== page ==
Clare Walker-Gore, ‘A Girl Who Wasn’t Born Neat’: Disability, Gender Trouble and ‘What Katy Did’

Susan Coolidge’s What Katy Did has never been out of print since it was first published in 1872. Along with Louisa M. Alcott’s Little Women and L.M. Montgomery’s Anne of Green Gables, it’s one of a handful of North American classics which have remained popular with young female readers on both sides of the Atlantic – and, upon re-reading, it’s not difficult to see why. Written in a jaunty, accessible style, heavy on dialogue, light on description, and featuring a

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The Global and the Local: NAVSA/BAVS/AVSA Conference Report

By Barbara Franchi,  University of Kent The city of Venice is a labyrinth where the most different cultures and civilizations have met for centuries. So, no location could be better for the first NAVSA/BAVS/AVSA supernumerary conference. During June 3-6, 2013, Victorianists from every corner of the globe gathered on the Island of San Servolo for this unique opportunity to exchange and discuss ideas around the Global and the Local in the 19th century and beyond. With over one hundred participants

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Images of Victorian Motherhood, Effaced and Exposed

Recently I’ve been contemplating motherhood as it is represented in Victorian hidden mother portraits and Victorian breastfeeding portraits, two fascinating photographic trends. A little over a year ago, I stumbled upon Chelsea Nichols’ post about hidden mothers in Victorian photographs on her blog, The Museum of Ridiculously Interesting Things. These images typically depict a shrouded woman holding or standing behind a baby or child, ostensibly to keep the child still for the camera while remaining out of the image.  The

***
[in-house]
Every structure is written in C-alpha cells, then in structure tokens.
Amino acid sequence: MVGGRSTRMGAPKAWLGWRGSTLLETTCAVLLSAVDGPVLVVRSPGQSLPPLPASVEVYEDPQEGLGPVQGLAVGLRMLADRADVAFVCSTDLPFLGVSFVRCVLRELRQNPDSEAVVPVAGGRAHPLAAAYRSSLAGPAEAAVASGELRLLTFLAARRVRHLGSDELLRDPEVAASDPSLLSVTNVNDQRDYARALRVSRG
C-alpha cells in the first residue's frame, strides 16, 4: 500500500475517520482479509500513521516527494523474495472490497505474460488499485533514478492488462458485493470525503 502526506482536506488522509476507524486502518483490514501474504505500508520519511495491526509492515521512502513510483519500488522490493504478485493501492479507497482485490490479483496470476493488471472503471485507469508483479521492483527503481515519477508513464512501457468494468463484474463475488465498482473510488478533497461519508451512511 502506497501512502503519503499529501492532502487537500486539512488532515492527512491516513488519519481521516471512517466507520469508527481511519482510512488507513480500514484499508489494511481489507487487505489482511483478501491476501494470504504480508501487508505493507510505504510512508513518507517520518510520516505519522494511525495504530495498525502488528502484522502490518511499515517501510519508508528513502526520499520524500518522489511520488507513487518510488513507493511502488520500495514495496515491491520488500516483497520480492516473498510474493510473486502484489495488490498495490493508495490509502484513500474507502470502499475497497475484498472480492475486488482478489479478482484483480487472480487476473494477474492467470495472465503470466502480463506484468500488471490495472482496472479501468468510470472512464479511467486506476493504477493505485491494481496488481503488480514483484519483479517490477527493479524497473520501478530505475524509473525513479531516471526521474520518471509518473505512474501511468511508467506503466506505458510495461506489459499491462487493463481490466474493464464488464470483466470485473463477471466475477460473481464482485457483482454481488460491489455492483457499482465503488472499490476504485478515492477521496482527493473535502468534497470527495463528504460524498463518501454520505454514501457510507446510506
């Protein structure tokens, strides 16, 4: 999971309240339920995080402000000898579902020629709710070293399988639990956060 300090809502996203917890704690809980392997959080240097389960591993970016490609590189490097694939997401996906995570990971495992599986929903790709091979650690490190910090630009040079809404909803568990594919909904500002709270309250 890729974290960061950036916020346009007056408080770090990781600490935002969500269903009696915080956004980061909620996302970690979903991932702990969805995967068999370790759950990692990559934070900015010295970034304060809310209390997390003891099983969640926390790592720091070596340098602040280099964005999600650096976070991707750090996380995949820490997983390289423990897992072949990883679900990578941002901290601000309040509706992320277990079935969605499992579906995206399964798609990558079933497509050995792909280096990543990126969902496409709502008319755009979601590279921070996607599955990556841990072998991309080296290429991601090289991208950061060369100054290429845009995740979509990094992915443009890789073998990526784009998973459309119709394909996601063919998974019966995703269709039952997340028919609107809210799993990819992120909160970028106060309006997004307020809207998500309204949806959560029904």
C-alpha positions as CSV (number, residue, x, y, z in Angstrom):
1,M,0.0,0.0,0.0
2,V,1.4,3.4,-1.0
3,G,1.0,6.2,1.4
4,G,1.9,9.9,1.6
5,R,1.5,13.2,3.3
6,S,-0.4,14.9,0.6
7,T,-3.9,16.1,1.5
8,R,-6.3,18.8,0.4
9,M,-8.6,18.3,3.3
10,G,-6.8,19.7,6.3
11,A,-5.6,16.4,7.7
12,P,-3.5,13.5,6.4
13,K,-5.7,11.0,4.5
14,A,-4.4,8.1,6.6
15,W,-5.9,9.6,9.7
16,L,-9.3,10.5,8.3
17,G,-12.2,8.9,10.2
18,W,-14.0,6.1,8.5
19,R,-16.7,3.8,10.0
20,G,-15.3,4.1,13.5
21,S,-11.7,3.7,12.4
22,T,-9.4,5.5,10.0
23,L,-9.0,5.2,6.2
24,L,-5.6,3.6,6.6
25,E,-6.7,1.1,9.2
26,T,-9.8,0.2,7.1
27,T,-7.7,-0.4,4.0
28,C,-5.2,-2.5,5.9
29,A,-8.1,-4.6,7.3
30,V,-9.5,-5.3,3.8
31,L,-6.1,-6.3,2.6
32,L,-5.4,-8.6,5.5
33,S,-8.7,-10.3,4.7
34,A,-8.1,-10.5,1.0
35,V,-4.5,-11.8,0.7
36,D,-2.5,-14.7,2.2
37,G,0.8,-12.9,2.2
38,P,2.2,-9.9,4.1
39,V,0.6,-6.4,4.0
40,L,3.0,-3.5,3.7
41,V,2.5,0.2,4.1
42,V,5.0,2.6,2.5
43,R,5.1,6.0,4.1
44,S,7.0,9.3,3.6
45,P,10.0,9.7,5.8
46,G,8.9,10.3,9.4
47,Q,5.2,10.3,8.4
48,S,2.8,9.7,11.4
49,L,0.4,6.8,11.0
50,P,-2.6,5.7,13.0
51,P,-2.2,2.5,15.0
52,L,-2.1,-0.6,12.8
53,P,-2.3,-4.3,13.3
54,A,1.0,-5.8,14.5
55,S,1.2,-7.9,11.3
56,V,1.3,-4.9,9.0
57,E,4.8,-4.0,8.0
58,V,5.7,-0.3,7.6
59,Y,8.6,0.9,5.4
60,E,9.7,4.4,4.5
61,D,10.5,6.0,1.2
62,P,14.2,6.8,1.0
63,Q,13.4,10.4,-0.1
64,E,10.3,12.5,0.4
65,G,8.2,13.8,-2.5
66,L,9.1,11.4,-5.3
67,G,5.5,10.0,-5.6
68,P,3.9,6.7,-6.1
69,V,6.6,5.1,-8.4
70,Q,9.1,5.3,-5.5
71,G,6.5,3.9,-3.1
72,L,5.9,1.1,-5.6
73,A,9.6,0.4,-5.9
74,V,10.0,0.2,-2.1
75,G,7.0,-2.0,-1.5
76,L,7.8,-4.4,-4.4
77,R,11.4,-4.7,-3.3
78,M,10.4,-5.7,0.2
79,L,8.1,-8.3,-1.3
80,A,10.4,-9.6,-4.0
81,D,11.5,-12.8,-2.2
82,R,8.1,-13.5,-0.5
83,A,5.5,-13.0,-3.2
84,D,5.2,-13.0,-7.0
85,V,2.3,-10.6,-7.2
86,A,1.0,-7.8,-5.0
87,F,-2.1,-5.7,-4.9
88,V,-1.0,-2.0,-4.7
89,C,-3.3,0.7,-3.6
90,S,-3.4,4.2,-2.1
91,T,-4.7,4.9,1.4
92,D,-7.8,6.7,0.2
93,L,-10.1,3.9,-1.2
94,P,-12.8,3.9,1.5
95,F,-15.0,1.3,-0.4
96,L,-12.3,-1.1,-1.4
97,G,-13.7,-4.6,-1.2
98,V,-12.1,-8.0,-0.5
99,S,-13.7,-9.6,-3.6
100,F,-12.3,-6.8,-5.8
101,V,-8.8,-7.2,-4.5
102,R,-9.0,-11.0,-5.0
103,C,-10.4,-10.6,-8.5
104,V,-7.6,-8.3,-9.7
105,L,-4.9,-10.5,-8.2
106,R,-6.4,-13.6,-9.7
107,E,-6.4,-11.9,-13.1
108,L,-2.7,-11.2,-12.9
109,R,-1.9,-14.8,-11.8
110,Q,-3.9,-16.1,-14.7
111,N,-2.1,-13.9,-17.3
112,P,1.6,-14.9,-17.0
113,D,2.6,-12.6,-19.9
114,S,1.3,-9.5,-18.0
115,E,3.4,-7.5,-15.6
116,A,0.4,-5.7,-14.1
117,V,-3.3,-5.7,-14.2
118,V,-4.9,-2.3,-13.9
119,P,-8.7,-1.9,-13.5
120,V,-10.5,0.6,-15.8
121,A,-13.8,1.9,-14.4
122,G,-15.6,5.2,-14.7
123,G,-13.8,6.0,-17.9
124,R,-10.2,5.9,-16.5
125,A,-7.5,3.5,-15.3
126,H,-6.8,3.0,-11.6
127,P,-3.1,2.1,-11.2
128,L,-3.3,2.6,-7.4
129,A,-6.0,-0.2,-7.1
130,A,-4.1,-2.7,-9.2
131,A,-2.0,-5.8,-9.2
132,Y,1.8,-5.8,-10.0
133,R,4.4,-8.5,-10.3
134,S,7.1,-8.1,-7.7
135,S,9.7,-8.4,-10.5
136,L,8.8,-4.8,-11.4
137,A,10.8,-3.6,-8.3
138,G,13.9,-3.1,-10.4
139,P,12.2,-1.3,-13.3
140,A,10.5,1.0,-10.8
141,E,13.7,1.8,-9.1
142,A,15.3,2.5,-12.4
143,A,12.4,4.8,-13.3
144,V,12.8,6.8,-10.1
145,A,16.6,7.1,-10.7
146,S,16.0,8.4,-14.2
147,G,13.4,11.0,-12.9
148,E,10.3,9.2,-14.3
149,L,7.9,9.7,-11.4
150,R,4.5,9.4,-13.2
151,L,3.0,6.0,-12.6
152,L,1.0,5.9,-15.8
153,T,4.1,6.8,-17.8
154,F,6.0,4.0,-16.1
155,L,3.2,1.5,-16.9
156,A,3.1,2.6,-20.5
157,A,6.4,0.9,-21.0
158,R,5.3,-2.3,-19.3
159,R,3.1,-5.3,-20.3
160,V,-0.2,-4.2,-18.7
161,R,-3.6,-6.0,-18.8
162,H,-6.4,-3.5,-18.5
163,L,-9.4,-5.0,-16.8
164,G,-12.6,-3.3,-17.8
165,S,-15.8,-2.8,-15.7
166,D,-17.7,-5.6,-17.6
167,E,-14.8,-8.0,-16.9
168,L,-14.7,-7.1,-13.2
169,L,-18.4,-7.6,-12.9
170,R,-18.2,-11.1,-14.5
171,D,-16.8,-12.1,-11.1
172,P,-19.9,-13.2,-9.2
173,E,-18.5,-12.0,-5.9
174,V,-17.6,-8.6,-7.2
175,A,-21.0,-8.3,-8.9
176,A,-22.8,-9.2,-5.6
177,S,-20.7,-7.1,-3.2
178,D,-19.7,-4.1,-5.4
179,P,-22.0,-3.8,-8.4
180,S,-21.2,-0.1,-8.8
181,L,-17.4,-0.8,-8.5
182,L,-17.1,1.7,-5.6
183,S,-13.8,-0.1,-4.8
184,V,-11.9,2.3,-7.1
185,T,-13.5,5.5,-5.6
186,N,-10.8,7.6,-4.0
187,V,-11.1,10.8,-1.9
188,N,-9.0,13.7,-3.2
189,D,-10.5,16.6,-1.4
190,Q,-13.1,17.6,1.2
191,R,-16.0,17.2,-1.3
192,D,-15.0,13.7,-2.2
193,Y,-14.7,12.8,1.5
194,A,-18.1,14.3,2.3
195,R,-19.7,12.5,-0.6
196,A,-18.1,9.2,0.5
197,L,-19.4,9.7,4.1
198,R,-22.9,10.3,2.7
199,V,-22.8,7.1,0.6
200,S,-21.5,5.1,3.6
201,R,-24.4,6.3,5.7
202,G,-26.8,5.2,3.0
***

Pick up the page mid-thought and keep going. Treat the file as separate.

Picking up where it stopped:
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Bloggers Fair: Lucy E. Williams and her ‘Wayward Women’

WaywardWomen is a new weekly blog I started writing in April 2012. Posts are all derived from my PhD research into the lives of Victorian England’s Female offenders, in which I examine the who, what, and why of crime in two Victorian cities – Liverpool and London. I examine the life narratives of female offenders in Victorian England, roughly between the periods 1830 – 1911, and assert that to fully understand the relationship between women and crime in Victorian England,

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Bloggers Fair: Michelle Smith and her blog ‘Girls’ Literature’

I began Girls’ Literature and Culture in 2008, not long after completing my PhD at the University of Melbourne. While my scholarly work focuses on gender in nineteenth-century print culture, the freedom of writing a blog, where academic conventions can be flagrantly violated, has helped me to think more about how girls are situated in contemporary popular culture as well. The blog is therefore a melange of all things relating to girlhood from Victorian magazines and novels to recent debates

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Transnational dialogues: Antoinette Burton and the rewritings of British imperial history

Empire in Question: Reading, Writing and Teaching British imperialism by Antoinette Burton, Durham and London: Duke University Press, 2011, 392 pp., £67.00 (hardback) ISBN: 978-0822348801; £16.99 (paperback) ISBN: 978-0822349020 For nearly twenty years Antoinette Burton has practiced and proselytised the ‘new imperial history’. Few interested readers will be unaware of Burton’s contribution to the field of British studies even if, as many of the essays reproduced here make clear, a fundamental objective of Burton’s work has been ‘displacing the nation

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